Loek also explained his plans for the rest day:
First, tomorrow, I’ll play basketball with Magnus. I’ll try to dunk over him. I already made a plan with Peter Heine Nielsen that I’ll give him a lob and he’s going to posterize Magnus!
The photo evidence below doesn't seem entirely according to the plan, but it certainly looks intense!
Baadur Jobava 0-1 Fabiano Caruana (replay game)
Ivan Saric and Baadur Jobava starred in last year’s Challengers event, with Ivan in particular scoring a stunning 7 wins and no defeats. In this year’s Masters, though, they’re feeling the strain, with 5 losses and 1 win (vs. Jobava) now for Saric, and no less than 8 losses and 1 win for Jobava. Baadur has been adamant in his refusal to play more solidly, but when Fabiano Caruana is sitting opposite – even if not in the very best of form – creative openings can end up severely punished.
In our first experiment with new live broadcasts, Jan Gustafsson rounded up the action in Round 10. You can rewatch that on the Live Shows page: Wijk aan Zee: Round 10 recap show, or below. Jan talks about Jobava-Caruana from about 7:30 onwards (note there are some minor problems with the sound/picture skipping in the recording – just assume Jan is an absent-minded genius who occasionally thinks too fast to speak and it should still make sense ):
Ivan Saric 0 - 1 Anish Giri (replay game)
It was third time lucky for Giri as he managed to keep pace with Caruana by beating Saric. The Sicilian line he chose sees Black end up with no pieces developed but the queen, causing Carlsen to comment, “it’s not as stupid as it looks!” The first try was against Sergey Karjakin in the Tashkent Grand Prix. In that game Anish should have lost a miniature but did eventually succumb later on. After the game he commented, “I played the worst possible line”, but either that was to try and throw his rivals off the scent, or he simply changed his mind, since he played it again in Round 6 against Radjabov, a game that ended with a spectacular sac on f7 and perpetual check.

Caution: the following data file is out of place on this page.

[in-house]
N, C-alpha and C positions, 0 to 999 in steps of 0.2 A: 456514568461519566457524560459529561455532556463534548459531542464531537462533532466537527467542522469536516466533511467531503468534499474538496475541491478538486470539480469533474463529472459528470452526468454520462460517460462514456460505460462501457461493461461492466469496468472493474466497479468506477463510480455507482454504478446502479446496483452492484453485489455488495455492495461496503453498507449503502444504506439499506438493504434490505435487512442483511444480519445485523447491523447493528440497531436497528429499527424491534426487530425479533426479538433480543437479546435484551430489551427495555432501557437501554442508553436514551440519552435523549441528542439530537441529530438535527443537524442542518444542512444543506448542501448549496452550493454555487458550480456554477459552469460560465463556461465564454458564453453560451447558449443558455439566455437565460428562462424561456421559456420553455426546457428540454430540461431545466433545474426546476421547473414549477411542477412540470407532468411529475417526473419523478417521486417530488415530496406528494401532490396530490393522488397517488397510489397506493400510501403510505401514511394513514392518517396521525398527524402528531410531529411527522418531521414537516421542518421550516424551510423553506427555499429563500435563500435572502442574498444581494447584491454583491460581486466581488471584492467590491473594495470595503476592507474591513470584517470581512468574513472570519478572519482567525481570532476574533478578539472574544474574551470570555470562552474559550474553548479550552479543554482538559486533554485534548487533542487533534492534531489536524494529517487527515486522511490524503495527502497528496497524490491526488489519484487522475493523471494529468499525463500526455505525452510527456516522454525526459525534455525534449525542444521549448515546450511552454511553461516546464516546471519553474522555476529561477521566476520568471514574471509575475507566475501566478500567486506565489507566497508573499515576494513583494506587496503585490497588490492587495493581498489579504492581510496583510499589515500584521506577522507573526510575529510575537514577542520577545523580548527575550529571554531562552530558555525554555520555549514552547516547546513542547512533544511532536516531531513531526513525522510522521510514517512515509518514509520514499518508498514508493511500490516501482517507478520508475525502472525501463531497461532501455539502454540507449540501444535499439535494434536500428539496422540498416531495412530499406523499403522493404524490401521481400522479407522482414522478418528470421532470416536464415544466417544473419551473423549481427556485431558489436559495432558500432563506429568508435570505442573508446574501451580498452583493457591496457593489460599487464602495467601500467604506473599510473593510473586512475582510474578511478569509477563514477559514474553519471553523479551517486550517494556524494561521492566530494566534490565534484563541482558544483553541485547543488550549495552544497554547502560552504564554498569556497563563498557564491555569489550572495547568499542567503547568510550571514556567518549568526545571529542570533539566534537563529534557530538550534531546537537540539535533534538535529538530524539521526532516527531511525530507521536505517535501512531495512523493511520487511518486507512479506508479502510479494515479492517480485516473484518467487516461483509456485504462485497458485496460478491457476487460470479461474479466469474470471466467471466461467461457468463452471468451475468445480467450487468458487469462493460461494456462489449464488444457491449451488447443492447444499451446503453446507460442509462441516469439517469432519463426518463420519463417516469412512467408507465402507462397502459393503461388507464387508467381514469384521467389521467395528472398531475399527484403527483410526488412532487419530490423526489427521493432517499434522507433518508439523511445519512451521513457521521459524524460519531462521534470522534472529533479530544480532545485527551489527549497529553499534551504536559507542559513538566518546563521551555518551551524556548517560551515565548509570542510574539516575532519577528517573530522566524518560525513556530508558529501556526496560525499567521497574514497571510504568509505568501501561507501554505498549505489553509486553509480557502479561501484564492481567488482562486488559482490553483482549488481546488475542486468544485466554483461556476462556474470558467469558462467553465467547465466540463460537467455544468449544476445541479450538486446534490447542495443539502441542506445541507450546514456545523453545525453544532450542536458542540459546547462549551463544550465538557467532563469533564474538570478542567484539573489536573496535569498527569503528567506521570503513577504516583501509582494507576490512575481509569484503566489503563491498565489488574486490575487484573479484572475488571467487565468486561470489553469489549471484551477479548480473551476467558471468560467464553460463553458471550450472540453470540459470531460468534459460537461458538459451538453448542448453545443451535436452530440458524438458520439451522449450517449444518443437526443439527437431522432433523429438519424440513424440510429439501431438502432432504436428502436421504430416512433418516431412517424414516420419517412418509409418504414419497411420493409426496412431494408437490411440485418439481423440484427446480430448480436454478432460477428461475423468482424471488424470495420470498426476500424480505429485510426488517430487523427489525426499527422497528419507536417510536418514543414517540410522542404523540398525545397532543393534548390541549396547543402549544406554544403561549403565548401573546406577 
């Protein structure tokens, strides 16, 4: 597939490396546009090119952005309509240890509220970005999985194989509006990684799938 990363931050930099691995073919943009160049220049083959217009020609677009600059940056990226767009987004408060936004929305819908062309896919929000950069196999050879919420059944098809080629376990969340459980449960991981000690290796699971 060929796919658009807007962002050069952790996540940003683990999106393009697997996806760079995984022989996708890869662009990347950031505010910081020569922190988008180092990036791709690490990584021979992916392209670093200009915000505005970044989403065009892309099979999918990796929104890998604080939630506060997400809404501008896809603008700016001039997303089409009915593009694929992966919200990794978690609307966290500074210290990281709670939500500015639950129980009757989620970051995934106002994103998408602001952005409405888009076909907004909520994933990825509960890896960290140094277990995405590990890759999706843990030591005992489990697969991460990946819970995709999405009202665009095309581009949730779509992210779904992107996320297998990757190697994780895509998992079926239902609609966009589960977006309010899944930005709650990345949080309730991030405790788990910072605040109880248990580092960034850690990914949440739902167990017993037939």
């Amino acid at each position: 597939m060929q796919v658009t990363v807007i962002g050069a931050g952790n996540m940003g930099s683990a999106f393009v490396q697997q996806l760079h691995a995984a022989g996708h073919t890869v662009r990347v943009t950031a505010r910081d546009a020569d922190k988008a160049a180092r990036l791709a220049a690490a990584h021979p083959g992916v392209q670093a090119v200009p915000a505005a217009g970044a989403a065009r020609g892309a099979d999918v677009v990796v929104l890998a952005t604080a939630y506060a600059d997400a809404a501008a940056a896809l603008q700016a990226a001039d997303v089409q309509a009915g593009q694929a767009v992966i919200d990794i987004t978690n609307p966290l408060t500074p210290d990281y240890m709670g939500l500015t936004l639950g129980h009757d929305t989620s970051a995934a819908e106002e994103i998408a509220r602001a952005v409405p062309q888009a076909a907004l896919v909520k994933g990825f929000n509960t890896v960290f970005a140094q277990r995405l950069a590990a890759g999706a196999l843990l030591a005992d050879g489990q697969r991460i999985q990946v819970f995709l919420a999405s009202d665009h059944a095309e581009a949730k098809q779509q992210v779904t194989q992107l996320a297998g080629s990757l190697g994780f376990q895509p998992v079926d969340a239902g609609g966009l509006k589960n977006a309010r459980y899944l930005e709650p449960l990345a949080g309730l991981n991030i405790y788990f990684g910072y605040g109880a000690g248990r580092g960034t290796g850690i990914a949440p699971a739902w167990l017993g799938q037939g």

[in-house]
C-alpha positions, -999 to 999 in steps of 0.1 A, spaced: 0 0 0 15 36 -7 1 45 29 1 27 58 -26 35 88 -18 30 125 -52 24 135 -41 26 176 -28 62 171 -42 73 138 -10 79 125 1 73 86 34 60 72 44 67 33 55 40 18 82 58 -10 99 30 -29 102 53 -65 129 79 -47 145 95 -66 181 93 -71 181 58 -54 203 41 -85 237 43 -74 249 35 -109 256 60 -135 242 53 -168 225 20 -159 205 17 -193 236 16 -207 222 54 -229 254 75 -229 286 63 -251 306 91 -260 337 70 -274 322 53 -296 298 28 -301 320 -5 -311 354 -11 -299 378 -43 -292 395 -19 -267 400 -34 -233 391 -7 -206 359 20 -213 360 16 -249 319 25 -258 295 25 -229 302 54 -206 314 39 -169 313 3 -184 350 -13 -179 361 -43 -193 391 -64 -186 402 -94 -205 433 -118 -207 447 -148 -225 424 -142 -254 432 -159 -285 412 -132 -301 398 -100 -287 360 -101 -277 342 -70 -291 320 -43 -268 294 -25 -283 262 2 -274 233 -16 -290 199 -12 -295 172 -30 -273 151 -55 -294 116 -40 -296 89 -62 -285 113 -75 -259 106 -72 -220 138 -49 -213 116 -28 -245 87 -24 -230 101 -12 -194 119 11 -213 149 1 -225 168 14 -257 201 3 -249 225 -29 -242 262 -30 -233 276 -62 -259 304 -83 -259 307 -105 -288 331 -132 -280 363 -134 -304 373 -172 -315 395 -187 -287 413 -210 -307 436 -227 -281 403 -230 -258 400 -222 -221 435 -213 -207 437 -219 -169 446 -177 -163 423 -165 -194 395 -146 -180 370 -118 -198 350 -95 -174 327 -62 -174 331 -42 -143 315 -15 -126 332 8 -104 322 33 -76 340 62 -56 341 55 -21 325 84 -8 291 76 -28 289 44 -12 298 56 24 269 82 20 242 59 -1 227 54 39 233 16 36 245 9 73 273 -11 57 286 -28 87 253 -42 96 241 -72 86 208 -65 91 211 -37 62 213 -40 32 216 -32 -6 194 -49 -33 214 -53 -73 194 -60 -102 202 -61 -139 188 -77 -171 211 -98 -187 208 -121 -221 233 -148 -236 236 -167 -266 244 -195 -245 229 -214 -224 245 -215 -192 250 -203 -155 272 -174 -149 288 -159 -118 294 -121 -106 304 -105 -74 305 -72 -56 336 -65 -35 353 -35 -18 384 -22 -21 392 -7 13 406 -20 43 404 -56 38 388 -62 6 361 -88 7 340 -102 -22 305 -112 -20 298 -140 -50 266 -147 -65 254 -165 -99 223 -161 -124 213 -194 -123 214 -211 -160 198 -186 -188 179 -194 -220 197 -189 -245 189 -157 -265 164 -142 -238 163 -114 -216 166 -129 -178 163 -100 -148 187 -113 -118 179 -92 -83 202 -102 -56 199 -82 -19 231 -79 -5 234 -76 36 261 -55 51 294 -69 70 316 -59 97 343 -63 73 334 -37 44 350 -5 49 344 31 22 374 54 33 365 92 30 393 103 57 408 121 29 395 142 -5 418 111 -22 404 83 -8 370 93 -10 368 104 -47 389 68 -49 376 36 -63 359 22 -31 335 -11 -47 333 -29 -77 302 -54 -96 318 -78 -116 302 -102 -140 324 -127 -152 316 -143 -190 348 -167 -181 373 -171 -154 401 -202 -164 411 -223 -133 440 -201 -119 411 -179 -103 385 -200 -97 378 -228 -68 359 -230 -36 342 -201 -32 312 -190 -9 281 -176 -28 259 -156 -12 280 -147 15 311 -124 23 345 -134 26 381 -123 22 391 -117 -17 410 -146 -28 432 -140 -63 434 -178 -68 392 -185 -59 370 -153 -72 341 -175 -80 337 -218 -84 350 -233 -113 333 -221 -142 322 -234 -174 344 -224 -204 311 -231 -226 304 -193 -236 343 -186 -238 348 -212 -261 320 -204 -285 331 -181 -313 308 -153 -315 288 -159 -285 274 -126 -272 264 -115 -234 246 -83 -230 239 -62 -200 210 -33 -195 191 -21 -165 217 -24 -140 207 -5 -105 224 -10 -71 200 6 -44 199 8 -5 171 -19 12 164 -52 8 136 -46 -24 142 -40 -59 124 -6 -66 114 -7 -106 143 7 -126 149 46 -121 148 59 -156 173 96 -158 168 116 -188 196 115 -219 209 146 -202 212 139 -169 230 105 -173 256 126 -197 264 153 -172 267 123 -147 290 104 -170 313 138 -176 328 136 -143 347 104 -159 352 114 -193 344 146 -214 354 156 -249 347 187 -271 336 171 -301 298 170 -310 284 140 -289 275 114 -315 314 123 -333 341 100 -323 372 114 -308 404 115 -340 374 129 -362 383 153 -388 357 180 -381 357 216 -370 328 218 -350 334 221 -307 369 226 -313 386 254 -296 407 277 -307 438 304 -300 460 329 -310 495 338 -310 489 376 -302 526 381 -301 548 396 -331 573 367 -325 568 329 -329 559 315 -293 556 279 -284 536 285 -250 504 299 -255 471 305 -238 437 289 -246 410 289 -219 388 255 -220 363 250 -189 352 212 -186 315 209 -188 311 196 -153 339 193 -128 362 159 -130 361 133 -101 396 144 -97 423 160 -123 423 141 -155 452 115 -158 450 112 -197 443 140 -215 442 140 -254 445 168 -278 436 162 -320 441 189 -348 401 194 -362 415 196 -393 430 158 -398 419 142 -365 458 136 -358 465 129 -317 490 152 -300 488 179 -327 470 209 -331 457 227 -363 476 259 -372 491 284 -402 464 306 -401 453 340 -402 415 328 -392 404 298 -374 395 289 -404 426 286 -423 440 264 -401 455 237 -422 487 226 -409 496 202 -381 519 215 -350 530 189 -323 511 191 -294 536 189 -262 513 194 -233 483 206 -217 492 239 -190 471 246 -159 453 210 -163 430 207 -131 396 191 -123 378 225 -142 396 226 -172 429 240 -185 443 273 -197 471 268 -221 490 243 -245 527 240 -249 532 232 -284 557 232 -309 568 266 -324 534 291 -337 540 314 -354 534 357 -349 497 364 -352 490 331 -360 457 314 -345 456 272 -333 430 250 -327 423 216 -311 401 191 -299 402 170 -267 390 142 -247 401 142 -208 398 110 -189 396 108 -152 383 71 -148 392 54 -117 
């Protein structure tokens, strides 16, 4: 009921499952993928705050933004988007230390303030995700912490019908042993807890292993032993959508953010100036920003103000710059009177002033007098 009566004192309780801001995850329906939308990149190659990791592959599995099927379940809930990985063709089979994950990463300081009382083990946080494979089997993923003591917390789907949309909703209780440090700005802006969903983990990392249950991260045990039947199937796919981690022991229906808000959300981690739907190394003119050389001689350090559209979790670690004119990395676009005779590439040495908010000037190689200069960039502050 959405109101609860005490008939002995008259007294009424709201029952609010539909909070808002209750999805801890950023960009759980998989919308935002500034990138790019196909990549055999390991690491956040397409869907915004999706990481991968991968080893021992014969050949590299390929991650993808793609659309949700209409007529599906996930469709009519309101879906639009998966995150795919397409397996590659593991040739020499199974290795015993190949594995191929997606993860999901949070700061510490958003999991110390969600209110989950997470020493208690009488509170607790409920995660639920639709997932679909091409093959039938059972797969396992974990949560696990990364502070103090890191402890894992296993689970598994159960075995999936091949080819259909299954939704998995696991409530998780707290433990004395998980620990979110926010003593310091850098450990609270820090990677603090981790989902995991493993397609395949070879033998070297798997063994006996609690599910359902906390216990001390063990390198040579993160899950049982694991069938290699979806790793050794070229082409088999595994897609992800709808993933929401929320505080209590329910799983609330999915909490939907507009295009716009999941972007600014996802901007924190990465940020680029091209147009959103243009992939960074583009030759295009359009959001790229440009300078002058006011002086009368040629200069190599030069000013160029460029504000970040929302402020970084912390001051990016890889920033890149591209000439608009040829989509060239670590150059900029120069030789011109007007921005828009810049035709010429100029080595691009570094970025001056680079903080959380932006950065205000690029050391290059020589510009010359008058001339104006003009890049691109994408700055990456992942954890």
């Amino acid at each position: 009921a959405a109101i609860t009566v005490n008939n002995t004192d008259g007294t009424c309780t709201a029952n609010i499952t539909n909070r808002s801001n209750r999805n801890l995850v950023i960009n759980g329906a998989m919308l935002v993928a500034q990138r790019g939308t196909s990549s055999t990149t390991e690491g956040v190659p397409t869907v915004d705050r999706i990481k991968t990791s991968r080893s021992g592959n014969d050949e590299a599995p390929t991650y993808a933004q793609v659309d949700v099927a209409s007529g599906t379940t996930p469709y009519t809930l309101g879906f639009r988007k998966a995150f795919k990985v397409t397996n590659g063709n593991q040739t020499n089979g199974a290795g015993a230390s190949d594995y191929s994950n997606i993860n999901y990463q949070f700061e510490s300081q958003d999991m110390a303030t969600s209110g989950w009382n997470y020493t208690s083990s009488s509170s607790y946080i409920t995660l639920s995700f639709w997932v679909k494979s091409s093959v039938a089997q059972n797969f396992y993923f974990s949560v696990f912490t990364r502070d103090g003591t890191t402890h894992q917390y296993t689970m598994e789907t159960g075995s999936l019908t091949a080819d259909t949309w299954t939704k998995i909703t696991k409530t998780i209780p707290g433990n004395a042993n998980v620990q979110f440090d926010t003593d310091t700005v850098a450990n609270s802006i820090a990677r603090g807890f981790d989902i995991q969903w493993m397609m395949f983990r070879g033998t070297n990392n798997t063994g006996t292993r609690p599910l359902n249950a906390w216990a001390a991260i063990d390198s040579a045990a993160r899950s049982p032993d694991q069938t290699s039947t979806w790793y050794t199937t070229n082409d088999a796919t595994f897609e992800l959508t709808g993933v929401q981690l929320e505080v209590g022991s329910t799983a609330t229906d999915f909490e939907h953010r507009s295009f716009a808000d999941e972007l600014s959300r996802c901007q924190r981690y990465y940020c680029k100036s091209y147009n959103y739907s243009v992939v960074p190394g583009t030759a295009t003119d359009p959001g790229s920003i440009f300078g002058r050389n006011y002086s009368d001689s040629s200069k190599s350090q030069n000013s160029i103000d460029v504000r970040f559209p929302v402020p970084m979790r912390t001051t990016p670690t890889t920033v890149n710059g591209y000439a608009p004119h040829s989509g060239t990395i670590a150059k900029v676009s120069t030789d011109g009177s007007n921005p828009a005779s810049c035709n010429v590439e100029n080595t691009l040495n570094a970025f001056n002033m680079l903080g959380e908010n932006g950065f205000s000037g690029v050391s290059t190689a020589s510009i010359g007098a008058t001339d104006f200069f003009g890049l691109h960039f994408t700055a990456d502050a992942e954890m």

Against Saric, it was Black having all the fun.
Here Giri played the typical exchange sacrifice 30…Rxc3! which would have been good even if after 31.Qxc3 Nxe4 32.Qd3...
...there wasn’t 32...Nc3+! winning the exchange back immediately. The mopping up operation went very smoothly for Giri.
So Carlsen still leads by a full point, but Giri and Caruana have caught Ivanchuk and Ding Liren in the group 1.5 points back. A lot can still happen in the final three rounds!
On Friday, Carlsen takes on Vachier-Lagrave, who would catch him with a win. Wesley So might also fancy his chances of scoring a full point against Ivan Saric.
Magnus Carlsen wasn’t alone in seeing his winning streak end on Wednesday. Back in Wijk aan Zee David Navara was prevented from scoring five wins in a row by Vladimir Potkin, allowing Wei Yi to catch him again in the lead. The Chinese star, who Magnus Carlsen compared to himself at the same age, posed unsolvable problems for Erwin l'Ami with 16.g3!
16…Nxh3 would simply be met by 17.Kg2, while none of the other knight retreats work out any better (the queen coming to h5 gives White a devastating attack). Erwin l’Ami tried 16…g6, but he was soon simply a piece down.
Robin van Kampen beat Bart Michiels to stay 1.5 points behind the leaders, Jan Timman lost again, this time to Salem Saleh, and GM David Klein wasn’t going to let Anne Haast have her WGM title without a fight, testing her powers of resistance for 133 moves.
After the final rest day the Tata Steel Masters is back in Wijk aan Zee, with Round 11 starting at 13:30 CET on Friday 23 January. Follow the live commentary with a returning Yasser Seirawan here on chess24!